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Review: Comedy 'One of Your Biggest Fans' at George Street Playhouse

One of Your Biggest Fans poster
One of Your Biggest Fans poster
GSP

With ONE OF YOUR BIGGEST FANS a new husband and wife acting team is born. In this case, they are also the playwrights! Paul Dooley and Winnie Holzman married in 1984. The newlyweds thought it would be a great idea to write a play they could perform together. They tossed off the first 30 pages before putting it on the shelf, where it stayed for more than 25 years.

During the down-time that followed Hurricane Sandy, the pair unearthed the script and decided it was finally time to finish what they started. The result premiered last year in California under the title “Assisted Living” and now makes its East Coast premiere at New Brunswick's George Street Playhouse.

The play has an intriguing tagline: “4 characters, 3 scenes, 2 actors, 1 play.” The 1 play spins around Frank, an aging actor famous for his role as Dr. Dan in a struggling network soap. He lives with his girlfriend Emily, a former make-up artist at the studio, who watches over his diet and urges him to answer his long-neglected pile of fan mail. One particular letter becomes a point of contention – and that leads directly to our introduction to the other 2 characters: down-market Heather and her depressed dad, who lives in an assisted living home surviving on a diet of jello and “incontinental breakfasts.”

How the first 2 characters intersect with the second is the 90-minute play's main plot discovery.

Dooley, one of Hollywood's best-loved character actors, returns to George Street after pairing with the late Jack Klugman in THE SUNSHINE BOYS.

While neither of his characters in ONE OF YOUR BIGGEST FANS are a ray of sunshine, their grumblings are in Dooley's expert hands. He easily manages to wring humor from the play's frequently funny turns of phrase. Holzman, who skillfully translated Gregory Maguire's densely plotted WICKED from page to stage, has some acting credits but isn't quite at the level of her more experienced husband.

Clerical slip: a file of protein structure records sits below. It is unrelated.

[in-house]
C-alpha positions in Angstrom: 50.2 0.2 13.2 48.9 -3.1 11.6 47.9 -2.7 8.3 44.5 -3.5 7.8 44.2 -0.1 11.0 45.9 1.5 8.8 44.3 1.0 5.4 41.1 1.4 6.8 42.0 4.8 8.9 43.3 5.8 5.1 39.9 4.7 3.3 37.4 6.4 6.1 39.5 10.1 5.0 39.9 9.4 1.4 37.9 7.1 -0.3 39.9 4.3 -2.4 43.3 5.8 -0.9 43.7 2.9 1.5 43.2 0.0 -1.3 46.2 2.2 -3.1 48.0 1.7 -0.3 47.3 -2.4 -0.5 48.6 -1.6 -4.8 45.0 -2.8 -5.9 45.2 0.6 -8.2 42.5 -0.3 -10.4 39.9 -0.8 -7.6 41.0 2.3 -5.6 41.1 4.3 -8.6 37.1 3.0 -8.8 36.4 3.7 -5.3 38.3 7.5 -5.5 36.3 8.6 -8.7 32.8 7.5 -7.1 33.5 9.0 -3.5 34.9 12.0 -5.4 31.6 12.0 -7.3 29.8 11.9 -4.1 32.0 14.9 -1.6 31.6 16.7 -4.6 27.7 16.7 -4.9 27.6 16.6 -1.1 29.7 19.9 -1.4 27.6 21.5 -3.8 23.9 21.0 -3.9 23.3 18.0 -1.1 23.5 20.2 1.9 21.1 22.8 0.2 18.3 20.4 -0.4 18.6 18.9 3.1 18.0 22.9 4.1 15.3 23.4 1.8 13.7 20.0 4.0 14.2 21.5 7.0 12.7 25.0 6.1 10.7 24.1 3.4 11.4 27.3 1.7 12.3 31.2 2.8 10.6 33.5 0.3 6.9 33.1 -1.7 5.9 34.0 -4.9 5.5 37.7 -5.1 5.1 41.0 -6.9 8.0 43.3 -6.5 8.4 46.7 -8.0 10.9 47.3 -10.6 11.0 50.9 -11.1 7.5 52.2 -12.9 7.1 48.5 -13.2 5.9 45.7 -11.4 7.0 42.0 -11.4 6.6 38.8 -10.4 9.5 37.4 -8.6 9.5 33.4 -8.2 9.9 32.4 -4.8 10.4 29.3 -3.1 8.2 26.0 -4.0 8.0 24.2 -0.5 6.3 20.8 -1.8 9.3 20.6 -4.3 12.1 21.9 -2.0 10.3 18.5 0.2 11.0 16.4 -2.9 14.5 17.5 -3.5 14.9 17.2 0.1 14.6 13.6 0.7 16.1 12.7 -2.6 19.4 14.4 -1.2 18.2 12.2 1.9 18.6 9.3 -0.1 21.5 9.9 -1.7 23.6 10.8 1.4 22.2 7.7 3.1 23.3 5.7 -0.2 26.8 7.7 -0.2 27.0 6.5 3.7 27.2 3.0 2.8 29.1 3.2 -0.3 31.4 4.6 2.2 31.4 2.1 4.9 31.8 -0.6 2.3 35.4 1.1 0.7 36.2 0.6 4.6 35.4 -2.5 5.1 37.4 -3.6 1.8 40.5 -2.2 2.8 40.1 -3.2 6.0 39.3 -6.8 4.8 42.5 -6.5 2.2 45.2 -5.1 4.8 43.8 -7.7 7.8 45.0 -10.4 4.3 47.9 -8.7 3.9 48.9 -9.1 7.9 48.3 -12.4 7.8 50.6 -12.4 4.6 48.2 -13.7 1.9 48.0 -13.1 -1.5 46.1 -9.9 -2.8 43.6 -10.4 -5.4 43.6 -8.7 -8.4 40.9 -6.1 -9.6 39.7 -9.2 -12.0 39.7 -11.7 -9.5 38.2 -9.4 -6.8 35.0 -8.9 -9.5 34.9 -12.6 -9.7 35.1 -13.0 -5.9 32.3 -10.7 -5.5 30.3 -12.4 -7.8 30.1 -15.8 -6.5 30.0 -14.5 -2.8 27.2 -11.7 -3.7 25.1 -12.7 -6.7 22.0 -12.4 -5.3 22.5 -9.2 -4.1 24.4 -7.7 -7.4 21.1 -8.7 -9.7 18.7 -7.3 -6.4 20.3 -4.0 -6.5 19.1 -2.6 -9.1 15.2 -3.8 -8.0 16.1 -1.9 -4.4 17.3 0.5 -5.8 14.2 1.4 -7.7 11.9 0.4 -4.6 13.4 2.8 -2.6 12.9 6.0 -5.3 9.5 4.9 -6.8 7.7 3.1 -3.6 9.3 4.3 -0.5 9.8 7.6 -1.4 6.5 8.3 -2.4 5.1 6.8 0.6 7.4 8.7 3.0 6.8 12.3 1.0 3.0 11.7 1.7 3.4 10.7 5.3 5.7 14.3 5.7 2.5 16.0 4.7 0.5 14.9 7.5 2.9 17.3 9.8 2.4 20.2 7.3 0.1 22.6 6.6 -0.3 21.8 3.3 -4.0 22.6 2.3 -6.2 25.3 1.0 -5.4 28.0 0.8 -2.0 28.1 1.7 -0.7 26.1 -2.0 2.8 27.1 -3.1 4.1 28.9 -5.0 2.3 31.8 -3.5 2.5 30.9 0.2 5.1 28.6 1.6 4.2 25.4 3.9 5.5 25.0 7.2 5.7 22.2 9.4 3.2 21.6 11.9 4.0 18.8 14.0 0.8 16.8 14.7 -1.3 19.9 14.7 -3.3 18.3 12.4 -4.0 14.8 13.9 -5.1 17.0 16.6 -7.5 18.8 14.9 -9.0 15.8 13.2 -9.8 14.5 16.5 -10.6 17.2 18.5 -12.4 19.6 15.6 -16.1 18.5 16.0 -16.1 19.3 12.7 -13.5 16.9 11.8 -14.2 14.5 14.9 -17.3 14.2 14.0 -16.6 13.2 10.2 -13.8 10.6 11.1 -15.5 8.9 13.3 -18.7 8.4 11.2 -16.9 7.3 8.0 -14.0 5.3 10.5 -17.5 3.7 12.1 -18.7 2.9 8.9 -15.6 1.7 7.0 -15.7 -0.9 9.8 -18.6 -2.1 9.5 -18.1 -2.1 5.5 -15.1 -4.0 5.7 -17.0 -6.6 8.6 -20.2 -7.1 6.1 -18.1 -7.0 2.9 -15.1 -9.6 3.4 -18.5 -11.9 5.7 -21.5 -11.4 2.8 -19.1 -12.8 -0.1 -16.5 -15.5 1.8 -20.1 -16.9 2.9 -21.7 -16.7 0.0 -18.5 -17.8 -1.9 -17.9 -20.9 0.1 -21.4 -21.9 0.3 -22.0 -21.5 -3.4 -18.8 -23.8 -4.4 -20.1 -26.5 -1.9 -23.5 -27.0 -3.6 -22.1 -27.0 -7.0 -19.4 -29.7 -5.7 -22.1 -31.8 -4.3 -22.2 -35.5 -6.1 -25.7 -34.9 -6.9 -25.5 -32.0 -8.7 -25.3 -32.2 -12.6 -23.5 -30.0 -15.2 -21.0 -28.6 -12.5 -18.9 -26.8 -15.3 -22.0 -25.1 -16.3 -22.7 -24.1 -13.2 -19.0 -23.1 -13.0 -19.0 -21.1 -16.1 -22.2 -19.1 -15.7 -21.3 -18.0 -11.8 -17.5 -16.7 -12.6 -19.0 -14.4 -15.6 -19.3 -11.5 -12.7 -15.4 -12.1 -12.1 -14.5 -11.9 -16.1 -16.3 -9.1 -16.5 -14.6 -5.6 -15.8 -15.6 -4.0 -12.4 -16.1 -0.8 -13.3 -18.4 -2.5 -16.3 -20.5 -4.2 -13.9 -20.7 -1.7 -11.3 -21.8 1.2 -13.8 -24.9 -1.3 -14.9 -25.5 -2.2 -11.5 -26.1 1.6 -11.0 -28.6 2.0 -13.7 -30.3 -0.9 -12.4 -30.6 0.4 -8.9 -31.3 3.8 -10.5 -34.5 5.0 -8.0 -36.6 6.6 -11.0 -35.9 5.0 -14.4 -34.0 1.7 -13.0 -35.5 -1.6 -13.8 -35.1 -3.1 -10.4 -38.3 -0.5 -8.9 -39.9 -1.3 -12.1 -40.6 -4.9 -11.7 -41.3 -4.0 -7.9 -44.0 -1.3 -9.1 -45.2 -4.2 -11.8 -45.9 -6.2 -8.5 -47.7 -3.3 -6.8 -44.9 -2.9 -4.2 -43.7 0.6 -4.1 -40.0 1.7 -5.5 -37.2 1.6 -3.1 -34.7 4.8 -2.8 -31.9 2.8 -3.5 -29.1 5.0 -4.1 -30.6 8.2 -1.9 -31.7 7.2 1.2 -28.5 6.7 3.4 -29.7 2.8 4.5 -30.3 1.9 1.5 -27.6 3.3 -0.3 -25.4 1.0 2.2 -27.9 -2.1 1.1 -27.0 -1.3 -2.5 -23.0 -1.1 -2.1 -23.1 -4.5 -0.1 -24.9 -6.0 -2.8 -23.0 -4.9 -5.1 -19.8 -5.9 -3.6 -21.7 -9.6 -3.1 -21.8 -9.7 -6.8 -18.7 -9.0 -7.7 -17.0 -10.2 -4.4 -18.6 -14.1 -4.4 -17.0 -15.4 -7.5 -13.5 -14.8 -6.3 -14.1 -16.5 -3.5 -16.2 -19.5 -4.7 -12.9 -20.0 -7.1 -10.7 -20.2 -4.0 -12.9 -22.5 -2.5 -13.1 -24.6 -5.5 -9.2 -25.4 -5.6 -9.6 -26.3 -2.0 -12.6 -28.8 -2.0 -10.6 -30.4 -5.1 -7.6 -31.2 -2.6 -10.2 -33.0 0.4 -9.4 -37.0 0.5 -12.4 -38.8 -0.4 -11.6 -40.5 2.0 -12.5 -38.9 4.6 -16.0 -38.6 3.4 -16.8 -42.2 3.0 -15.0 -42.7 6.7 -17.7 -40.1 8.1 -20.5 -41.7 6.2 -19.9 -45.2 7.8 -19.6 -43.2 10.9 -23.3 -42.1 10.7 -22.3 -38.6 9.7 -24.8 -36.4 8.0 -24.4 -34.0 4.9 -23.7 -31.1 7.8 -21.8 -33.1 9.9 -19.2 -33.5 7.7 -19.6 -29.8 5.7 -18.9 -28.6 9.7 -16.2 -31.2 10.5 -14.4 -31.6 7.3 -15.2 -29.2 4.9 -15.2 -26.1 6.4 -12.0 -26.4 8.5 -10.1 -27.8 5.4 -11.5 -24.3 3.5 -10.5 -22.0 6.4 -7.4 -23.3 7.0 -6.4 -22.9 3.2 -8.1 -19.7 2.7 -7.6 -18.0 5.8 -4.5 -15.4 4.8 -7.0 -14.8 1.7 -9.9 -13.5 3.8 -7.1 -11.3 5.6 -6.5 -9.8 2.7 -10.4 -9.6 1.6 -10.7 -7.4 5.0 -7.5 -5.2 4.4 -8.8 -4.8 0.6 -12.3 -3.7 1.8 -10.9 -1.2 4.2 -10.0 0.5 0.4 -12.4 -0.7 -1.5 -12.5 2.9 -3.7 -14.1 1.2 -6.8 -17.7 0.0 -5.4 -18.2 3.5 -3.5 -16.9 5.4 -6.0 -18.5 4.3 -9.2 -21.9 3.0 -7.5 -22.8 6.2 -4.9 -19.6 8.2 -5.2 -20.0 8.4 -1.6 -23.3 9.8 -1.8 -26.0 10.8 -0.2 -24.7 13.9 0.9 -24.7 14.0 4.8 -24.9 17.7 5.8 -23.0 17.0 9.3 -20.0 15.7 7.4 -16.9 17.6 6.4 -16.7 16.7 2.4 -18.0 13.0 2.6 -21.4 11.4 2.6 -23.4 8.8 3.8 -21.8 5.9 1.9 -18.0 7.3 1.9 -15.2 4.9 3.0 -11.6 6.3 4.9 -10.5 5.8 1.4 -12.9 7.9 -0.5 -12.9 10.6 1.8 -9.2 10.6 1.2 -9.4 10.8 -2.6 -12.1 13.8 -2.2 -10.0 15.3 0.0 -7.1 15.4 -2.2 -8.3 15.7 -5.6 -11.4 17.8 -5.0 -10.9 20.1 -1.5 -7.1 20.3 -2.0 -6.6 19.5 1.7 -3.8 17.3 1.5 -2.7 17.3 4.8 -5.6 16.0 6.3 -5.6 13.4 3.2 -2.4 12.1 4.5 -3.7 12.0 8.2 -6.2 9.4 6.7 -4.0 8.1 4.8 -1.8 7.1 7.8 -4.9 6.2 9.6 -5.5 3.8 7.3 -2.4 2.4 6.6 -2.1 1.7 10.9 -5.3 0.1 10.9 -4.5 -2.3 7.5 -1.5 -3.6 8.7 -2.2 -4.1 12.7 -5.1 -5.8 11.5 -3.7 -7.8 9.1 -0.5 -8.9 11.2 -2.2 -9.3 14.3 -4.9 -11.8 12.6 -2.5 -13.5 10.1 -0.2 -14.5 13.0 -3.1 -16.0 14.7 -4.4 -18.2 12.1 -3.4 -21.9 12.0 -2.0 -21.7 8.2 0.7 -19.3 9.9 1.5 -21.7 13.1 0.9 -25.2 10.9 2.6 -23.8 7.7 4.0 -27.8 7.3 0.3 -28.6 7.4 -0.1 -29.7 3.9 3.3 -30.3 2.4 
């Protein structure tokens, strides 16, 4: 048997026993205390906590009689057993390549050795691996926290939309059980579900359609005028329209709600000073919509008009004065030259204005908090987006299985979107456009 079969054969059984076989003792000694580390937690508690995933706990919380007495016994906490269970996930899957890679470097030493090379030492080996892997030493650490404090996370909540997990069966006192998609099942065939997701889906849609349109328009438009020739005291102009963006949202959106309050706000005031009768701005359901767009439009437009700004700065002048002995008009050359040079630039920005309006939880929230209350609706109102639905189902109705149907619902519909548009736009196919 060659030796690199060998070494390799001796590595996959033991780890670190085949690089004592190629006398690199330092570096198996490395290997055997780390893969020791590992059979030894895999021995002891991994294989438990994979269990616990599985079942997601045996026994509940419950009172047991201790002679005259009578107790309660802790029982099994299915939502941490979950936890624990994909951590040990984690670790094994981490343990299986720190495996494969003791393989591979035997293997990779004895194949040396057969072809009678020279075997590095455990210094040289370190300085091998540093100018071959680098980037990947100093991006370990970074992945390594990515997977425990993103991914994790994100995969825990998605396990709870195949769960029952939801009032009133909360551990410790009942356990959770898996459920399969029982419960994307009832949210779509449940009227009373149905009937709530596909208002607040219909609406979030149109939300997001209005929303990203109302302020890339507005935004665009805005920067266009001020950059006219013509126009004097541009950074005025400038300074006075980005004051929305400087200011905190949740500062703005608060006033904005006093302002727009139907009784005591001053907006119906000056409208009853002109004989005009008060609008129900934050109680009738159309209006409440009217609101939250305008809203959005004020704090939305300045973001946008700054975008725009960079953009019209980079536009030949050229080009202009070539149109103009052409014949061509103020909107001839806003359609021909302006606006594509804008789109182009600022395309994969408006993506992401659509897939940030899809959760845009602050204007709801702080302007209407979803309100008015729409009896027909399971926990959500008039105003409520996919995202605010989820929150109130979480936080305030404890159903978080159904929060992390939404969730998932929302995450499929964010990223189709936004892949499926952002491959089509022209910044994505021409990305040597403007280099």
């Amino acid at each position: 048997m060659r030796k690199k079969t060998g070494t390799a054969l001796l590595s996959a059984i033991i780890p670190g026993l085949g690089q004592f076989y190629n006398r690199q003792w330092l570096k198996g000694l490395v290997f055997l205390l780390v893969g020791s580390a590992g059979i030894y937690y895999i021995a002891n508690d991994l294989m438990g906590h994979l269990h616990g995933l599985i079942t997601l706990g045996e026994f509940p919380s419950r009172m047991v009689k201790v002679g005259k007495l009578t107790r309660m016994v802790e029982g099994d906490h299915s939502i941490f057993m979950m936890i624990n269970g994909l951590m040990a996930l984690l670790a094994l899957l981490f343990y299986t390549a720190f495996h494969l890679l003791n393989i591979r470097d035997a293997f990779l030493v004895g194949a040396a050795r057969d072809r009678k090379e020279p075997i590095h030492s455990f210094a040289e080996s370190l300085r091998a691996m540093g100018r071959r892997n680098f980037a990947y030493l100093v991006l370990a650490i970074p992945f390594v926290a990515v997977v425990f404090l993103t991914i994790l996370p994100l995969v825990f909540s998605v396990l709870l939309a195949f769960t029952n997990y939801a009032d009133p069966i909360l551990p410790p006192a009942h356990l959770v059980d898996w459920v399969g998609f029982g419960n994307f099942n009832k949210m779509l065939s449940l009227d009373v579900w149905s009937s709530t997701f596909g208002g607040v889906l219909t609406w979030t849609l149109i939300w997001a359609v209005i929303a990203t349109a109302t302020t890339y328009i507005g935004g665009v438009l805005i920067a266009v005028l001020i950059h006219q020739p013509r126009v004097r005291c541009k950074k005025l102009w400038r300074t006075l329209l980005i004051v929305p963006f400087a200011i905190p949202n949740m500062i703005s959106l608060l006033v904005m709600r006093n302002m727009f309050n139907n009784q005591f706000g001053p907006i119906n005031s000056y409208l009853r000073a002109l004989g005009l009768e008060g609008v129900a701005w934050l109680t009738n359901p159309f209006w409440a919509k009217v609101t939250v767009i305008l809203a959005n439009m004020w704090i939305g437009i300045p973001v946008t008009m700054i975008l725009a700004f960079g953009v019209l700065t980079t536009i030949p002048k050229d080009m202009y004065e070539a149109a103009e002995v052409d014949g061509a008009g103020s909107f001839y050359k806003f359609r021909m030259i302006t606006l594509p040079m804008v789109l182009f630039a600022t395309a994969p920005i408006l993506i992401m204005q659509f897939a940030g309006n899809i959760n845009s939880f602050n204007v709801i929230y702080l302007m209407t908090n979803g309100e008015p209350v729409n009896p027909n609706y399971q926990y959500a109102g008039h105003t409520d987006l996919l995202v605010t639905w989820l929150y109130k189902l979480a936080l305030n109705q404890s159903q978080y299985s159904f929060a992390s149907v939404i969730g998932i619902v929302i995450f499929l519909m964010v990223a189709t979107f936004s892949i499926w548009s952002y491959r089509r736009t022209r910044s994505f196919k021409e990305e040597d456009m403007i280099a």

Her quirky, halting style doesn't always jive with Dooley's more relaxed, natural approach. Most of the play's laughs are earned by Dooley, and earned early on – perhaps indicative of the quarter century hiatus in the writing process. The play's first half has the optimism of youth while the second half the jaded melancholy of age. The writing attempts to parallel the 2 couples but it is mainly the 1 liners and familiar jabs at soap operas that work best here.

Two of the 3 scenes are played out in an aggressively beige Manhattan apartment. The walls are decorated with empty picture frames. I suppose these are a metaphor for the characters' empty lives, but they more obviously represent the play itself; a framework in search of some real people.

Reviewed by Guest Reviewer Michael T. Mooney Feb. 1, 2014

Tickets beginning at $28 may be purchased at the George Street Playhouse Box Office, 732-246-7717, or through the Playhouse website: www.GSPonline.org.

George Street Playhouse is located at 9 Livingston Avenue, in the very center of New Brunswick’s vibrant downtown dining and entertainment scene. Visit GSPonline.org for information on dining, parking and directions.